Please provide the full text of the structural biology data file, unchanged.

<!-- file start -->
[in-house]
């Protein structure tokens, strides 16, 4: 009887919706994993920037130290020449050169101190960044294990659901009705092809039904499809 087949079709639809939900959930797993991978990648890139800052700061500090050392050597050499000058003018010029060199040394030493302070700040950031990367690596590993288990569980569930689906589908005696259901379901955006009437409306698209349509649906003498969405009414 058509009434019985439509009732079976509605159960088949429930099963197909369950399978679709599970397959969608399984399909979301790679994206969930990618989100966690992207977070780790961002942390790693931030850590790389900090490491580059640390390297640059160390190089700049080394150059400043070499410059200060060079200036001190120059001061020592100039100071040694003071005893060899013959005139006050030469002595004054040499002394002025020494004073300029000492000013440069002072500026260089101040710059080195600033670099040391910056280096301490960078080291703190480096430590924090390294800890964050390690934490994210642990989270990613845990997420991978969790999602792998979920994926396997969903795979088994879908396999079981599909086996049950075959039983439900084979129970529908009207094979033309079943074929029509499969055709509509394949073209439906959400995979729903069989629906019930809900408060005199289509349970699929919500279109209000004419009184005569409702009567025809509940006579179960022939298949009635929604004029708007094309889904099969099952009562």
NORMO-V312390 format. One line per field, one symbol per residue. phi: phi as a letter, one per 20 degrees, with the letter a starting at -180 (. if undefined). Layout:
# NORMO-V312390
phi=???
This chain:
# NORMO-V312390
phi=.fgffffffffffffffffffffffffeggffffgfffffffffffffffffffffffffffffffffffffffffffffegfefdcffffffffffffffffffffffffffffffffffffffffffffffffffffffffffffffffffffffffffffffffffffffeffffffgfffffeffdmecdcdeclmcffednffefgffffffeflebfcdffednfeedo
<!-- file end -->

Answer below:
[in-house]
């Protein structure tokens, strides 16, 4: 009887919706994993920037130290020449050169101190960044294990659901009705092809039904499809 087949079709639809939900959930797993991978990648890139800052700061500090050392050597050499000058003018010029060199040394030493302070700040950031990367690596590993288990569980569930689906589908005696259901379901955006009437409306698209349509649906003498969405009414 058509009434019985439509009732079976509605159960088949429930099963197909369950399978679709599970397959969608399984399909979301790679994206969930990618989100966690992207977070780790961002942390790693931030850590790389900090490491580059640390390297640059160390190089700049080394150059400043070499410059200060060079200036001190120059001061020592100039100071040694003071005893060899013959005139006050030469002595004054040499002394002025020494004073300029000492000013440069002072500026260089101040710059080195600033670099040391910056280096301490960078080291703190480096430590924090390294800890964050390690934490994210642990989270990613845990997420991978969790999602792998979920994926396997969903795979088994879908396999079981599909086996049950075959039983439900084979129970529908009207094979033309079943074929029509499969055709509509394949073209439906959400995979729903069989629906019930809900408060005199289509349970699929919500279109209000004419009184005569409702009567025809509940006579179960022939298949009635929604004029708007094309889904099969099952009562």
NORMO-V312390 format. One line per field, one symbol per residue. phi: phi as a letter, one per 20 degrees, with the letter a starting at -180 (. if undefined). Layout:
# NORMO-V312390
phi=???
This chain:
# NORMO-V312390
phi=.fgffffffffffffffffffffffffeggffffgfffffffffffffffffffffffffffffffffffffffffffffegfefdcffffffffffffffffffffffffffffffffffffffffffffffffffffffffffffffffffffffffffffffffffffffeffffffgfffffeffdmecdcdeclmcffednffefgffffffeflebfcdffednfeedo